For days, we had to withstand heavy rains and tumultuous currents. To witness the greatness of such a magnificent sea, makes you feel small and spiritually impressed.
Quiet. « Qui-et ». Say it slowly in a low voice and you’ll get the general feeling of what it’s like to enter the fjords of Western Norway. During Oceana’s first North Sea expedition, the Panthalassa Society took a couple of days to discover one of Unesco fjord’s heritage and treasures of nature. French photographer Sarah Arnould was part of the crew and came back with stunning shots of this unique journey and frozen retreat out north.
Divers, scientists, boat crew, oceanographers, ambassadors, and engineers keep busy aboard Neptune, the icelandic vessel sailing the dark waters of the North Sea. Despite the cold and tumultuous sea, they’re here for one same goal: Collect precious data on species and habitats and make a positive change during this unprecedented at-sea study. « Leaving to Norway, and being able to capture passionate and committed scientists sailing the seas and oceans to fight against overfishing, has been a very enriching experience » says photographer Arnould. « I’d never been in the open sea before. For days, we had to withstand heavy rains and tumultuous currents. Working in these conditions was not an easy task but the beauty of the landscape, and the environment all around, helped us forget those small details. To witness the greatness of such a magnificent sea, makes you feel small and spiritually impressed.»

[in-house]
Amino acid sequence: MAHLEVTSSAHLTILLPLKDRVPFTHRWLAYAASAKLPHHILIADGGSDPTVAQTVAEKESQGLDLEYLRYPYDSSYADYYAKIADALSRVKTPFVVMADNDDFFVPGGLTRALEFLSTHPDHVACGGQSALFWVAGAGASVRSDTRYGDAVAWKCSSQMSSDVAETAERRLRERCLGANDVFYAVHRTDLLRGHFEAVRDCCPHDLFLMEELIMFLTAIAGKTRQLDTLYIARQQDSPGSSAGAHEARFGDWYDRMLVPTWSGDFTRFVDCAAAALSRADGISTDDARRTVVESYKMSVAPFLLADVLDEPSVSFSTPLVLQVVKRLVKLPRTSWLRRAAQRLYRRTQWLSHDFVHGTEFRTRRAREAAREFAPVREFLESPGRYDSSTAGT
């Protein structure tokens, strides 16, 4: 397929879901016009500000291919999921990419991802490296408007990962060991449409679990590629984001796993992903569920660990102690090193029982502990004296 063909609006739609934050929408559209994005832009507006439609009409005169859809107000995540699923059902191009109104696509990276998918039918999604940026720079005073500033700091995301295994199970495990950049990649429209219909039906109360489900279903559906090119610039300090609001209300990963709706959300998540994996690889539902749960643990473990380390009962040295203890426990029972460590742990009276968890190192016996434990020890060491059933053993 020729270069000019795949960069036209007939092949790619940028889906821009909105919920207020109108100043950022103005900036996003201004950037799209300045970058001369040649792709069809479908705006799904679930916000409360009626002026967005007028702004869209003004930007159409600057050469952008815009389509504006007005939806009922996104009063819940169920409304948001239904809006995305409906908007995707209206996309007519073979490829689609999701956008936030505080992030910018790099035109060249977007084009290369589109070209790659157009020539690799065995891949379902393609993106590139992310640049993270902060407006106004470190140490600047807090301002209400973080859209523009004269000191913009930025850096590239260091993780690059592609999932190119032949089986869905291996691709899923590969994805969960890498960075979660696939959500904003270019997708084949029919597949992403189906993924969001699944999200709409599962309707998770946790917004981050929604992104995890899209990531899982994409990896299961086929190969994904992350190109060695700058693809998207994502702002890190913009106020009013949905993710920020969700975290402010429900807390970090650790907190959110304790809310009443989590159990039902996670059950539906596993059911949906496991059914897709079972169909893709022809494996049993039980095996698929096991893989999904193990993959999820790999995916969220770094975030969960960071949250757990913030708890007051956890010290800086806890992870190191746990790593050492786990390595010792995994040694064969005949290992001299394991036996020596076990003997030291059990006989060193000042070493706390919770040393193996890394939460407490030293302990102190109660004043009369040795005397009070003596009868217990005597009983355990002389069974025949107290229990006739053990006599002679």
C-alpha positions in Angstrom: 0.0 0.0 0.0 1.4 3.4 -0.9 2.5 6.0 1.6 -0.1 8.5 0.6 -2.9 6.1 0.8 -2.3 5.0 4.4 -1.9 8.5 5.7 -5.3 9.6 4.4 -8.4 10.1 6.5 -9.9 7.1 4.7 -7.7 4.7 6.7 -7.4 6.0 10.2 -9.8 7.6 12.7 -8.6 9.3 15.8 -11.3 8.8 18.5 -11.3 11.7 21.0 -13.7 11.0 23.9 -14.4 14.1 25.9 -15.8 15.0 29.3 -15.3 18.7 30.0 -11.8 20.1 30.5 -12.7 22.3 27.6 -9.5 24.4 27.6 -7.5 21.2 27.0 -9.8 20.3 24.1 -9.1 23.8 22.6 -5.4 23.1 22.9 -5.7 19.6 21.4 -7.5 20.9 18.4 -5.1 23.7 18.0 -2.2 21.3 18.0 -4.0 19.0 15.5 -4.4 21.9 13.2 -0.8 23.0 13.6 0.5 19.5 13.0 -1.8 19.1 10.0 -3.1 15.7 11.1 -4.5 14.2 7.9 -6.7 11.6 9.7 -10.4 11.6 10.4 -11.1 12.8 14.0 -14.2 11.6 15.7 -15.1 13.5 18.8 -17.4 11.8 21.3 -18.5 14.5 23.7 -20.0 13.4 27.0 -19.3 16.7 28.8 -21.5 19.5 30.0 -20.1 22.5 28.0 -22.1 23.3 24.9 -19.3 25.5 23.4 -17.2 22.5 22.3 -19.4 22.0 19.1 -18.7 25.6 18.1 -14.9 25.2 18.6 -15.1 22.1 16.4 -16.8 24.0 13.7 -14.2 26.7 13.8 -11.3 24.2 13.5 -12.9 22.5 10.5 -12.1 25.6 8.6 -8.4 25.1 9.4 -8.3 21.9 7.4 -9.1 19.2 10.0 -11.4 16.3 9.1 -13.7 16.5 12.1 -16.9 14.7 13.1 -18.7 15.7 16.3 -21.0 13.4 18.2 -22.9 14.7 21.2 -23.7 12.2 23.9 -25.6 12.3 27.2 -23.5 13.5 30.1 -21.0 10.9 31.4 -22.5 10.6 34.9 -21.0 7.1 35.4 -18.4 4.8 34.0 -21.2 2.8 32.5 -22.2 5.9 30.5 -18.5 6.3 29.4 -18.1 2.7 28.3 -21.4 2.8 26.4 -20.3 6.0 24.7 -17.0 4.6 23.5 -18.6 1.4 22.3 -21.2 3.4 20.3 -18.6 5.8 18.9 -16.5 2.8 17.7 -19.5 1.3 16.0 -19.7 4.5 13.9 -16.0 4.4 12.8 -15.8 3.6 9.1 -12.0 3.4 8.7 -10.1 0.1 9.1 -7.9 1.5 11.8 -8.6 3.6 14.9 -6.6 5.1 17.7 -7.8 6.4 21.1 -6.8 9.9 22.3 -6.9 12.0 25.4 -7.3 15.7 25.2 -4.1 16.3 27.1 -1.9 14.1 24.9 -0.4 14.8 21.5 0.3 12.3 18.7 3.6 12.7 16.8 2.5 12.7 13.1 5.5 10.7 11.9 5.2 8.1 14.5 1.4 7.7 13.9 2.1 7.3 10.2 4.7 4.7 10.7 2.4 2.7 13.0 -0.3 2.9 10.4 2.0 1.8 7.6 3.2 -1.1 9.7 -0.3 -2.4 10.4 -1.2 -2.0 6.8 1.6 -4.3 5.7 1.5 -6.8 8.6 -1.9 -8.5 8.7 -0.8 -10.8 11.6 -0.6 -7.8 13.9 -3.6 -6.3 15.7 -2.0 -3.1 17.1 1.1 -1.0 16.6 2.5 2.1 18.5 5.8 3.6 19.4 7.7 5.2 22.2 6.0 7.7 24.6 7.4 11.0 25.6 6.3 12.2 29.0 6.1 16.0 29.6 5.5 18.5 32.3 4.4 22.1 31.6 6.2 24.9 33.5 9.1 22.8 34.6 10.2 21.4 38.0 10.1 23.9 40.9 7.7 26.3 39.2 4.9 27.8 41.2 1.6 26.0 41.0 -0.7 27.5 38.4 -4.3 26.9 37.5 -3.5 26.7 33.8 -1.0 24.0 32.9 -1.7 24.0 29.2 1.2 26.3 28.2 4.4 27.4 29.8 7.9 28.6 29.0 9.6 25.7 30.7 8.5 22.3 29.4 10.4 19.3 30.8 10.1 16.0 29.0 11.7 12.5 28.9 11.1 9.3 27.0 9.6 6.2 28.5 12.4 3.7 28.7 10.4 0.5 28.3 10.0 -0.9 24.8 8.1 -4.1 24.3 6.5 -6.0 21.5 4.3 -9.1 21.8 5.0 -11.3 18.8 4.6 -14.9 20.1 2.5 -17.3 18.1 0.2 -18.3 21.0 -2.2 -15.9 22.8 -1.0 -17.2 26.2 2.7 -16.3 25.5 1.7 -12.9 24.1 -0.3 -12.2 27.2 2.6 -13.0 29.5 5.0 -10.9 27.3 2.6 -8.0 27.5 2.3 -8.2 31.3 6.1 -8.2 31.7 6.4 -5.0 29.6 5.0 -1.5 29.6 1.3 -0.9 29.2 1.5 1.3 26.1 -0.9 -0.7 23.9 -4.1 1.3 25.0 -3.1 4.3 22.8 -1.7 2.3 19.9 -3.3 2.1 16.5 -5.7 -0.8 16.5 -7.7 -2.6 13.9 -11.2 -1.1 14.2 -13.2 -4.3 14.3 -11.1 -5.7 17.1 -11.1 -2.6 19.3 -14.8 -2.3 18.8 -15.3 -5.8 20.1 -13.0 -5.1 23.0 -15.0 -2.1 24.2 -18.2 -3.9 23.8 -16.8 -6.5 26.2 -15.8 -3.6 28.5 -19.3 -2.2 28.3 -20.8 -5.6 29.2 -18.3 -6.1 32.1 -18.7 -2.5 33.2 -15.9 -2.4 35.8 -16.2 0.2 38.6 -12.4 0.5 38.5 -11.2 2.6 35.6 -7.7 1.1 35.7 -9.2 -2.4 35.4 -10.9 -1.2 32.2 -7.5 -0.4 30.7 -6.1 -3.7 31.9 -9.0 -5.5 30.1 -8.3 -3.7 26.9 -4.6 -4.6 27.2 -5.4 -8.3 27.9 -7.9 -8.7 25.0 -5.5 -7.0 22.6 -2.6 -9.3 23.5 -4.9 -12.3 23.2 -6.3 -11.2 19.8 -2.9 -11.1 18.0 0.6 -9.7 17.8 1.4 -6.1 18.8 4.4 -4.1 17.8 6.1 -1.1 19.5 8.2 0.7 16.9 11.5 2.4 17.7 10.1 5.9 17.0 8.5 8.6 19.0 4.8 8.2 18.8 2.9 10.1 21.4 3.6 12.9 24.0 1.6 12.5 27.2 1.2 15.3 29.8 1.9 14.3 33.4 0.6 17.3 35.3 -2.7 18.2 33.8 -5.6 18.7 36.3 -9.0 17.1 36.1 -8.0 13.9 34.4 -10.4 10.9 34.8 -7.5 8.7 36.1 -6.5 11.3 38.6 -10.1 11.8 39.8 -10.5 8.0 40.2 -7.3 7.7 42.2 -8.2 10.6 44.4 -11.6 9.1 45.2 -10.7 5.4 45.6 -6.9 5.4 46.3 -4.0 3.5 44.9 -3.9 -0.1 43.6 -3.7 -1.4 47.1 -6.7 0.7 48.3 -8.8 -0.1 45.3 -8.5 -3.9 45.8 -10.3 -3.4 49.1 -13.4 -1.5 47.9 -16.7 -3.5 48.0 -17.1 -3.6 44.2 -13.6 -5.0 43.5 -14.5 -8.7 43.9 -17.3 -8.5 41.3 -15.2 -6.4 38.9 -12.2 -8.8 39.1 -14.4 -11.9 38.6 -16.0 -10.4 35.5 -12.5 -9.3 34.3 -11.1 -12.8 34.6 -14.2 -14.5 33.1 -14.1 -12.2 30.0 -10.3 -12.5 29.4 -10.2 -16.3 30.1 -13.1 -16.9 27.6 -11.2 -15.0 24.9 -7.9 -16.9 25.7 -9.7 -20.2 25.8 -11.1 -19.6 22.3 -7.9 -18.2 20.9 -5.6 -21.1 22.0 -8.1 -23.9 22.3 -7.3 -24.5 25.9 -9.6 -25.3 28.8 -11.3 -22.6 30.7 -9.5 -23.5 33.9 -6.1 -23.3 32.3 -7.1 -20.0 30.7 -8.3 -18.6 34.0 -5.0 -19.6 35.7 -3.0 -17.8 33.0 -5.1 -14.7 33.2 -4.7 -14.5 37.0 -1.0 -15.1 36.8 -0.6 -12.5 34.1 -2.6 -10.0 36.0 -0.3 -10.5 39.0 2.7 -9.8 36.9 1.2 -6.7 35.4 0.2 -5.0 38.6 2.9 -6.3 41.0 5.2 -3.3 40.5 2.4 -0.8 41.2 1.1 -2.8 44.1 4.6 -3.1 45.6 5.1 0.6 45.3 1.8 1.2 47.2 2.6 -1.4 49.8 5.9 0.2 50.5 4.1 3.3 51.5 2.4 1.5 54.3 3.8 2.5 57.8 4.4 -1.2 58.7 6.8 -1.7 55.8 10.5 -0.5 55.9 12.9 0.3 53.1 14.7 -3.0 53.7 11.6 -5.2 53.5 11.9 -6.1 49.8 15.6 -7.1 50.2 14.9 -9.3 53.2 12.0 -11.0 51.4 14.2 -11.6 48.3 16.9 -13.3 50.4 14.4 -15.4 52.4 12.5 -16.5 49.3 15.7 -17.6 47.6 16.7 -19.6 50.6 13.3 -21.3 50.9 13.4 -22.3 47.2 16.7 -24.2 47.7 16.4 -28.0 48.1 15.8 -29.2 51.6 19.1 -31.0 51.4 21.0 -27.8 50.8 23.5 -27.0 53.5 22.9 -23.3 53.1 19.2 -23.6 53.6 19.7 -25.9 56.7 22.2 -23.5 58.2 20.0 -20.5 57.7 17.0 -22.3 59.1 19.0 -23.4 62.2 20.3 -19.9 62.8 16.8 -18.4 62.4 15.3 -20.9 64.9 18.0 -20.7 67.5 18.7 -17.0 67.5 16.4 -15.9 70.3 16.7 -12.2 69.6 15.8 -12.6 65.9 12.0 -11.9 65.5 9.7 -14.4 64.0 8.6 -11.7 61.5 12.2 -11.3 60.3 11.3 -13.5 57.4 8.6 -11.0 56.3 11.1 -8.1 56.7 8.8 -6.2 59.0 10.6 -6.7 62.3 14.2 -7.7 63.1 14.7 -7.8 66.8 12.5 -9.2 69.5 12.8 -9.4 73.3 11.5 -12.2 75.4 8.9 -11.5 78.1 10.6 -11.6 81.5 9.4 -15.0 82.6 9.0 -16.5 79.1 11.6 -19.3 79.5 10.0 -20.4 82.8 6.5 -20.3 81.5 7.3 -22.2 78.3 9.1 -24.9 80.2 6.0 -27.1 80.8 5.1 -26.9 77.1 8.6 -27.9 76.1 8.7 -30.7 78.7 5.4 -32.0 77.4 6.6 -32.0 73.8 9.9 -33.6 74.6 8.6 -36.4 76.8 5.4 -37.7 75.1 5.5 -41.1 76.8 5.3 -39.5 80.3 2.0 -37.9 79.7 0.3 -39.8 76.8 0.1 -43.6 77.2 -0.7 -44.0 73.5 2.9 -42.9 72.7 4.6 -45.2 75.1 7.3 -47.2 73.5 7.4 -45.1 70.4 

On their way to the region of the fjords, the crew stopped by a small village stuck between giants of land. Waterfalls cascading down mountainsides, spectacular glaciers and breath-taking viewpoints. Western Norway is home of « Jostedal Glacier », the largest glacier on mainland Europe, covering an area of 487 square kilometers. In that region, the red barns run alongside the peaceful river, boats are parked like cars in a garage, and green is in vogue. « We met a fisherman in the freshness of a Norwegian fjord. He carried us aboard his boat to make us discover the fjord that shelters the village where he lives. Far from big fishing boats sailing the North Sea, this fjord was of a spectacular beauty and teemed with life. I felt that was a place that allowed humans and animals to live in total harmony. » The crew ended up fishing herrings, sharing some blinis and a good coffee in the cabin of his wooden boat. « Under the rain showers of the Norwegian summer, we had that feeling that time stopped, » explains the French photographer. « This experience taught me a lot on my photography skills and concerning my personal commitment as well. This is the kind of adventure that helps us realize the seriousness of the situation. Being able to see these people's commitment towards the environment gave me new hope, but it doesn’t depend only on them. »
Discover more of Sarah Arnould's work on her website.